[00:08:55] Dr. Painter: I do. Yeah. There’s one picture that I have of her on the day that her previous owner said, “I think I have to give her up.” She was sitting in her little carrier looking absolutely miserable, and I remember texting that picture to my husband, saying, “This might be our new cat.” She didn’t look like a really great cat. She looked miserable. She was messy. Her face was bloody. I just remember being like, “I love you.” You know? I was like, “This is okay.” But you just feel so badly for these animals. And that’s part of the reason why I’m a vet. I just want to help them. And thank God my husband is a cat lover. He was like, “Whatever. She needs help. We can help her.” I’m glad, because in the end, she ended up picking him as her favorite, so I think that really helped her cause.
[00:09:50] Dr. Lancellotti: Oh, for sure. And I think a lot of veterinary professionals who may be listening can sympathize with your situation, because I think a lot of us have texted our significant others, at some point, like, “Um… I think we’re going to have a new pet?” This is not an uncommon occurrence among veterinarians and veterinary technicians.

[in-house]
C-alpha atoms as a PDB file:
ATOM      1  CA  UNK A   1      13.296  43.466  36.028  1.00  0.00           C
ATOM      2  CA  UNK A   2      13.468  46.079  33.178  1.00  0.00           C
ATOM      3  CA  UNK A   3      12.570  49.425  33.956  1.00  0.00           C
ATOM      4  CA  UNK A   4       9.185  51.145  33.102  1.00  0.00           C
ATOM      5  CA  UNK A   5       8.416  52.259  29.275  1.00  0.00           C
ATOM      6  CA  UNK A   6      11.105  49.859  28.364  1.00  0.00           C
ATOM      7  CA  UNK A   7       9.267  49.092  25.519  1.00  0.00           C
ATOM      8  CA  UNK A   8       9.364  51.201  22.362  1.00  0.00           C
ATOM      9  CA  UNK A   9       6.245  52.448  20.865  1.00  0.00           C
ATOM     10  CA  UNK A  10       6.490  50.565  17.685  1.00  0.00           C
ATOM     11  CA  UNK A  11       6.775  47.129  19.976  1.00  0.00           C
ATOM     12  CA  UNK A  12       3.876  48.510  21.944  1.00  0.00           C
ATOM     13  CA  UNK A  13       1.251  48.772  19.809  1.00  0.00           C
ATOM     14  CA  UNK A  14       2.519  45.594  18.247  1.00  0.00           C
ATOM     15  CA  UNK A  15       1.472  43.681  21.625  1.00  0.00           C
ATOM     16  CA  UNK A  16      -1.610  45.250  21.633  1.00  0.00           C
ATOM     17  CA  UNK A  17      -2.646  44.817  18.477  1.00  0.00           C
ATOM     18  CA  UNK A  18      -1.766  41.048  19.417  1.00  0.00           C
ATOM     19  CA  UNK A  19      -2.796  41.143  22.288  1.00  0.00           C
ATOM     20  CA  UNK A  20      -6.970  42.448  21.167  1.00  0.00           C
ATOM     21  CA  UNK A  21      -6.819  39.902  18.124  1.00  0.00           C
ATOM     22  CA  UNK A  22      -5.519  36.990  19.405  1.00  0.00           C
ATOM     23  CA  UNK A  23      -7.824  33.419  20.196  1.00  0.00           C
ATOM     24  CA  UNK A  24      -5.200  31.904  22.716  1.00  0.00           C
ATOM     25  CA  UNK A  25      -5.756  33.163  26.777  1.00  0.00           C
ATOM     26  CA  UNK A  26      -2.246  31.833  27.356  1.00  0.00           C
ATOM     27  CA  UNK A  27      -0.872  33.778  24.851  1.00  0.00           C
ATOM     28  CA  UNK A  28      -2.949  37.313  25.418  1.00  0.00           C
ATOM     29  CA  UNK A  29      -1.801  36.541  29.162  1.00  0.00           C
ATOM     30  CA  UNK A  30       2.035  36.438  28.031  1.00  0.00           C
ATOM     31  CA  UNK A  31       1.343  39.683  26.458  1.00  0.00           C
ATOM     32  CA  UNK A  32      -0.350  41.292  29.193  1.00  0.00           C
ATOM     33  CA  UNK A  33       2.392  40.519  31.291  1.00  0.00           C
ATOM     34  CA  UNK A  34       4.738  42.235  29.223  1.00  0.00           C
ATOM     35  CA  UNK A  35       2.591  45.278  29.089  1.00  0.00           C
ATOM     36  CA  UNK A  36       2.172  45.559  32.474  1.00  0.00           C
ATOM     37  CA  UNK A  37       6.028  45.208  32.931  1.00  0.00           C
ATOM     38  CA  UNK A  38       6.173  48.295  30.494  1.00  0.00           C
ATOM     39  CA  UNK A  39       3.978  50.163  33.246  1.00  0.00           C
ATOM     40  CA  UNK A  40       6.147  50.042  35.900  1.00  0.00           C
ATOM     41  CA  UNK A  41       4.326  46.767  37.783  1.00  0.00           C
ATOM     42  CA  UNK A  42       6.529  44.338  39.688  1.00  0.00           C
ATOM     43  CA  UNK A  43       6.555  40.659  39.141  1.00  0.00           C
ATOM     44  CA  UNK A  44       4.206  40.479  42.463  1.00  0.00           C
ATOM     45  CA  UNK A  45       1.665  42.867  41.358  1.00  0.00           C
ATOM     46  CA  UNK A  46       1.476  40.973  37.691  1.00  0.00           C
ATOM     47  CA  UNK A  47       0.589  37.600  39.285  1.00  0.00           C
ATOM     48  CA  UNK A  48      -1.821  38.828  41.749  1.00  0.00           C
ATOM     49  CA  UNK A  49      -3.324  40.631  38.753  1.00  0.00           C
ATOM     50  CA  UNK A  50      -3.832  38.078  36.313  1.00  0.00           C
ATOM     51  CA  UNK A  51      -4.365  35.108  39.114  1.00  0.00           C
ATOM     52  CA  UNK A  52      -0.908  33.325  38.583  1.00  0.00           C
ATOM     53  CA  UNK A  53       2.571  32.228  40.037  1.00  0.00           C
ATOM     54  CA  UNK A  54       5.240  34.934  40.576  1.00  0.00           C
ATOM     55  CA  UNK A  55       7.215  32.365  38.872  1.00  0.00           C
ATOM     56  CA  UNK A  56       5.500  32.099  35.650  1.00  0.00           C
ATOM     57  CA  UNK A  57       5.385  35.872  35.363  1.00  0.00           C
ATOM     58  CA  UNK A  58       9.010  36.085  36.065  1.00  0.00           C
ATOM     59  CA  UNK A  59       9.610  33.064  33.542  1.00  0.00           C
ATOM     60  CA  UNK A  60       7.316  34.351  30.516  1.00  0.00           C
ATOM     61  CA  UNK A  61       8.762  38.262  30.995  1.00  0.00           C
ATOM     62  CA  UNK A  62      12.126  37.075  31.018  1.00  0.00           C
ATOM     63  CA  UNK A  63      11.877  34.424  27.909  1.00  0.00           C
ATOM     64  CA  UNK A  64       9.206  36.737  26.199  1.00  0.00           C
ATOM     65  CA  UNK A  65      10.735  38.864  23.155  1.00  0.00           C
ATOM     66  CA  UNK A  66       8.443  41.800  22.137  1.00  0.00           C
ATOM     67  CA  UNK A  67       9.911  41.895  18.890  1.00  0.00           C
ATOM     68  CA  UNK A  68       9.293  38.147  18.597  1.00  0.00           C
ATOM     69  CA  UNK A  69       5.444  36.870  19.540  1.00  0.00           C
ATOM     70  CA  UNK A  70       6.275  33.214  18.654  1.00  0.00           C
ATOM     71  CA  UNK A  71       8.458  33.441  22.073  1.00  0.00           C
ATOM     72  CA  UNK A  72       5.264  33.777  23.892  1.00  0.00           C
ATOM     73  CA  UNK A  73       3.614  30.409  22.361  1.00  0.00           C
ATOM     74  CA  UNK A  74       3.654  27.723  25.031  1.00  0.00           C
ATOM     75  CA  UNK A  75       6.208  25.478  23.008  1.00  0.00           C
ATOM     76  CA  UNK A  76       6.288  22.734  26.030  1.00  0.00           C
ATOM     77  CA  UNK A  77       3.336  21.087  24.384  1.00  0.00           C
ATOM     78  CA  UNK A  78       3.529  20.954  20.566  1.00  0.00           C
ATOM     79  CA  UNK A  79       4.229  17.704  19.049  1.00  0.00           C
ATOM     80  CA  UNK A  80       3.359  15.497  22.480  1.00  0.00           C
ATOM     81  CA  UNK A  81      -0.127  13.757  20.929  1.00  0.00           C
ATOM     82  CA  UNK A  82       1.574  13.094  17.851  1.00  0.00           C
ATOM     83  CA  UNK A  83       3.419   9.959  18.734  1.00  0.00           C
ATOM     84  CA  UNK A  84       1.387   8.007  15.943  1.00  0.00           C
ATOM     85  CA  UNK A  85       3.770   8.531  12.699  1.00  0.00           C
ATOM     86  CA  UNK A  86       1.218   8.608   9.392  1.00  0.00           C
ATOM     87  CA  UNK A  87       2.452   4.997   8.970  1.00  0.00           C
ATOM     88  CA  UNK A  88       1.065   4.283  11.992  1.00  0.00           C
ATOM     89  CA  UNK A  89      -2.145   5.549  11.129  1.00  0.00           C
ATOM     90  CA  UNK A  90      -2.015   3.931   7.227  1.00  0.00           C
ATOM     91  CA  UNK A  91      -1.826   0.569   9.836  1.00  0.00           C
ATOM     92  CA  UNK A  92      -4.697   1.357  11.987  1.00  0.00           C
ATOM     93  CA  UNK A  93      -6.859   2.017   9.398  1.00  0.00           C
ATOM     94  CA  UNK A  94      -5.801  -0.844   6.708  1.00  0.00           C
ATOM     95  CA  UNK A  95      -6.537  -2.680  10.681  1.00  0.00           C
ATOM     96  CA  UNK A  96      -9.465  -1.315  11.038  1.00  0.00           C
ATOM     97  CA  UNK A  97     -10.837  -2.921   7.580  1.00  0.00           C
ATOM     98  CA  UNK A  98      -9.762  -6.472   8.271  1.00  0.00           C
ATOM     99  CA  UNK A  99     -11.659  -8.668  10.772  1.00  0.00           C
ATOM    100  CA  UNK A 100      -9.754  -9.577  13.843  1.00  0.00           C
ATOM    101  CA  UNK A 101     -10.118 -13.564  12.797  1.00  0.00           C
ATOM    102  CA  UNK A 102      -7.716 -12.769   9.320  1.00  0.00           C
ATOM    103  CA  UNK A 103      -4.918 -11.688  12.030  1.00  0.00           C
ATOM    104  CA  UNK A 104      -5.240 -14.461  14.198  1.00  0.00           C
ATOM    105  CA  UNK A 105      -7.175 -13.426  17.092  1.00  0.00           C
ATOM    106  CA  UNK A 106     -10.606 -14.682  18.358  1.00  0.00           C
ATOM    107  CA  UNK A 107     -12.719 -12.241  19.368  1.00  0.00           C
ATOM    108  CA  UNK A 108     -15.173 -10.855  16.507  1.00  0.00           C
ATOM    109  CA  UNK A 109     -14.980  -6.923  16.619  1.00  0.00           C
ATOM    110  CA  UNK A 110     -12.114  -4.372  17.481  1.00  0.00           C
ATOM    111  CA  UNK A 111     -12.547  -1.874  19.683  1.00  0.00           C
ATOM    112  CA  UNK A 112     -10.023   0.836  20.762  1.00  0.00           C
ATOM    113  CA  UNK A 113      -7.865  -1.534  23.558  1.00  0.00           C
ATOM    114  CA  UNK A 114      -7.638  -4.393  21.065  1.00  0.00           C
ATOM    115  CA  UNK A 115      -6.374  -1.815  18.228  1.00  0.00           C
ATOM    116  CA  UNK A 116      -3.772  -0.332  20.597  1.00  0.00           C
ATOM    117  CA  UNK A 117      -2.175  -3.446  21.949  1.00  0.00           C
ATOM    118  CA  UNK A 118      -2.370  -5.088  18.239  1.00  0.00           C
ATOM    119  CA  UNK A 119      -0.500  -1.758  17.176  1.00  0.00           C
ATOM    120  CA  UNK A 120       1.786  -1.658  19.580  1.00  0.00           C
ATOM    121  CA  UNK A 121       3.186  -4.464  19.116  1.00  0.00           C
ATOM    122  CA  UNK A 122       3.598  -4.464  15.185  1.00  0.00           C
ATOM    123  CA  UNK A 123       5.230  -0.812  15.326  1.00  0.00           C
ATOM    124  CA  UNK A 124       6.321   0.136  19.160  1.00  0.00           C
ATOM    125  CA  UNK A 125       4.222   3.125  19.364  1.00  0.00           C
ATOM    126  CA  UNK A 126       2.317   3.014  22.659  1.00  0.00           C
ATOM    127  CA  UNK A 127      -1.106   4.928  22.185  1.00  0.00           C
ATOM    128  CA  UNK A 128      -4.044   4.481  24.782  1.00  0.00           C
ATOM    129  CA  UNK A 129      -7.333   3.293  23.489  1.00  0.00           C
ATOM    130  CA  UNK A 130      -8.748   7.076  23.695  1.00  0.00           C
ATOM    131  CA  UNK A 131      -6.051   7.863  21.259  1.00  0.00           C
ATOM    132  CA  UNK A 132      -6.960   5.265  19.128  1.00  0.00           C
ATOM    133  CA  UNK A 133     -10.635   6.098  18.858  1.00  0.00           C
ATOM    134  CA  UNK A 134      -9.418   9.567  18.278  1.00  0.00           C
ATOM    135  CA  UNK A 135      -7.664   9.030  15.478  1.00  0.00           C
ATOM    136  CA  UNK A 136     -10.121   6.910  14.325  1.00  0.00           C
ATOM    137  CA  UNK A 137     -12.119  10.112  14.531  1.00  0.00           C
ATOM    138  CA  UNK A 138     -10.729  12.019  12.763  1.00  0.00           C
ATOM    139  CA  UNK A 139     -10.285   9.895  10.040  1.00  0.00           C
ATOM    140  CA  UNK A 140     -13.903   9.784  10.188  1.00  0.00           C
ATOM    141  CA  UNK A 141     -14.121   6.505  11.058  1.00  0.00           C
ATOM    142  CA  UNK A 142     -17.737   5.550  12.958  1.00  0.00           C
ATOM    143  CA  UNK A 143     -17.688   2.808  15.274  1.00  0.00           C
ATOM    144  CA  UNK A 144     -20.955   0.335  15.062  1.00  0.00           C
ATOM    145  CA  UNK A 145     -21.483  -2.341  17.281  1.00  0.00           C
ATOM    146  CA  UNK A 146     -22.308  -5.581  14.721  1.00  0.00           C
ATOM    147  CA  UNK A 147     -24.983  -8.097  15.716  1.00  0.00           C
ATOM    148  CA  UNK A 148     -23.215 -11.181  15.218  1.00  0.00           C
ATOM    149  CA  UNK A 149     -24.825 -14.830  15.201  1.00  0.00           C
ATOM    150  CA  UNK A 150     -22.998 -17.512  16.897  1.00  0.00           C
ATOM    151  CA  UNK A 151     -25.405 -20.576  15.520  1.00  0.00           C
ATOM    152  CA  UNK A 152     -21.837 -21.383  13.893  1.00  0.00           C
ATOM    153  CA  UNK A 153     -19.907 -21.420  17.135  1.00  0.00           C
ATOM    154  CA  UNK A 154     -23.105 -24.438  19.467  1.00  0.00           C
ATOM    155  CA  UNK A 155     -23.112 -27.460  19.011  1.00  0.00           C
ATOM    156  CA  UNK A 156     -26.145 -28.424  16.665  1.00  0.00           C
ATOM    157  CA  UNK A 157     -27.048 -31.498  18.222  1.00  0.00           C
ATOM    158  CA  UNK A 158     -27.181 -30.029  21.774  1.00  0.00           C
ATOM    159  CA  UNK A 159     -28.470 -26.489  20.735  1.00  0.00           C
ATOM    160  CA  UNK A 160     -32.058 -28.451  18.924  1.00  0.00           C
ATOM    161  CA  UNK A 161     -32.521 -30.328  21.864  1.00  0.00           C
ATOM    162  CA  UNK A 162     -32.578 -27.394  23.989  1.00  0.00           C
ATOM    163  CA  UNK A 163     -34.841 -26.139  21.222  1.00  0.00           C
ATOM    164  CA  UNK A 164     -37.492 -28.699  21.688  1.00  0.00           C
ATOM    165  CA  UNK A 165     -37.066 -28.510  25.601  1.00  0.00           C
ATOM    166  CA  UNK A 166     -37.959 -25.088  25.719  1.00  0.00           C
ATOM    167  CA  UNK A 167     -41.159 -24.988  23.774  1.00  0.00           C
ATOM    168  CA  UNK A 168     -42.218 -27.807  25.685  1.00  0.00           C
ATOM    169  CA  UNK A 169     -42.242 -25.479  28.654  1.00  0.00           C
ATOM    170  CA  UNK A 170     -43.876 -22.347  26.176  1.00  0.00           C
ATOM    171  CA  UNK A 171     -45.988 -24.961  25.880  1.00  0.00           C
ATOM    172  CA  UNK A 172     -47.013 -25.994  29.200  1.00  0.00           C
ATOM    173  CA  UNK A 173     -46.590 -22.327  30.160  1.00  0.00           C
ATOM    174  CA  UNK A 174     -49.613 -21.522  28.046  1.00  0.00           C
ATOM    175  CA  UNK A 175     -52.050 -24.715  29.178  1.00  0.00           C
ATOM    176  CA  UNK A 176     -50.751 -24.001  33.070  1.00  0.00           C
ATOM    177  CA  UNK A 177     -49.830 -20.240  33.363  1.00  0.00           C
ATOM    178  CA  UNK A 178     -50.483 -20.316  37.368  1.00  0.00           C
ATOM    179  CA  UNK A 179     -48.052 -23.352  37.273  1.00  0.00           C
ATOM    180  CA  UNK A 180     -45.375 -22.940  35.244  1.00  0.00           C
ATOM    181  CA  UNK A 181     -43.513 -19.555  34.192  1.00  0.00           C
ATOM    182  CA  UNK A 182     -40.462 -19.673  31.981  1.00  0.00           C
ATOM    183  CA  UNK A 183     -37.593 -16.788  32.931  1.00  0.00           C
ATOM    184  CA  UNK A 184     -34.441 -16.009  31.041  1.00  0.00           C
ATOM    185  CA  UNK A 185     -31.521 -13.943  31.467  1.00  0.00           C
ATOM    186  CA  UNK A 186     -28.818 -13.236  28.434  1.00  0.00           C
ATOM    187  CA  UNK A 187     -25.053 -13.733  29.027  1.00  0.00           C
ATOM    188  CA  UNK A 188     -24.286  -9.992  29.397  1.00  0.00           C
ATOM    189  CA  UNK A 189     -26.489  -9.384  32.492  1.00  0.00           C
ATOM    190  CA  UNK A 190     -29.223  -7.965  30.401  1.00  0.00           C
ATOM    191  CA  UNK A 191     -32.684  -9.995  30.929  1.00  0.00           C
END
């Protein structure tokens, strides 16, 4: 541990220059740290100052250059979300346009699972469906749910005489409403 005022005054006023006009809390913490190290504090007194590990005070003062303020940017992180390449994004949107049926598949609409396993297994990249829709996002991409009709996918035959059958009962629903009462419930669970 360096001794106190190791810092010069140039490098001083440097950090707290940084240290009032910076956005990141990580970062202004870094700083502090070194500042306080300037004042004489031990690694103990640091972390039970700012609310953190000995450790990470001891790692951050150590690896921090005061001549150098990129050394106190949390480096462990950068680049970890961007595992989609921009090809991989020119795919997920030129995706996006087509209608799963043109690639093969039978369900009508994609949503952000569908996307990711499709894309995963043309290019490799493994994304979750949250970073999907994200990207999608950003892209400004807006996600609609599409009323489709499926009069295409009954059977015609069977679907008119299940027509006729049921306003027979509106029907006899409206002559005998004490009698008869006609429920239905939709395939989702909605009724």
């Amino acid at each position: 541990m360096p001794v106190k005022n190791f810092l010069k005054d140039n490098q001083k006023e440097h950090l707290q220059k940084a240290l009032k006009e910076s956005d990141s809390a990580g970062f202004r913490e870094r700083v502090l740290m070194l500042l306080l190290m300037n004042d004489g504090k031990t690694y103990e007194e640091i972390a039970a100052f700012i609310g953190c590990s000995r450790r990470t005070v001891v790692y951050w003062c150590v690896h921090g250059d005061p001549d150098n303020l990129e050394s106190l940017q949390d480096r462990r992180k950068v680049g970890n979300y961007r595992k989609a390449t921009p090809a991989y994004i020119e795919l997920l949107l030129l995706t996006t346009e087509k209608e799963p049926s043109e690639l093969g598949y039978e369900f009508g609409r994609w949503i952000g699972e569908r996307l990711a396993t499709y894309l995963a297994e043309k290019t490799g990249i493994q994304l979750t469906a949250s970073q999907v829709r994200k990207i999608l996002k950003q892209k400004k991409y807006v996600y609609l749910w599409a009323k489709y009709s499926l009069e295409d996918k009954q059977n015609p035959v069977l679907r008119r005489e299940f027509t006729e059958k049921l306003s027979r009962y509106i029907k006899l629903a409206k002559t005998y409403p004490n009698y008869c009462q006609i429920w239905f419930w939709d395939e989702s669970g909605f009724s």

[00:10:12] Dr. Painter: And we actually tried to find her home. She was live on their adoption website. We had several people come over to our house to meet her- some of them, she played with, and some of them, she just flat-out swatted. I was like, “Okay. There’s no way this cat’s going to find another home.” Then, we went on vacation (about a year ago) and we had her stay at my work. When I brought her up to work, I set her up in her little spot and we really missed her. When we came back home that night, we were like, “Gosh, we just really miss Stella,” and that’s when we decided, one hundred percent, that we were going to keep her. She is just such a cool presence in the home, and we really are glad that she came into our lives. And I think she’s glad that I came into her life, as well, despite the fact that I’m medicating her on a pretty regular basis.
Caregiver Burden and Medicating Allergic Cats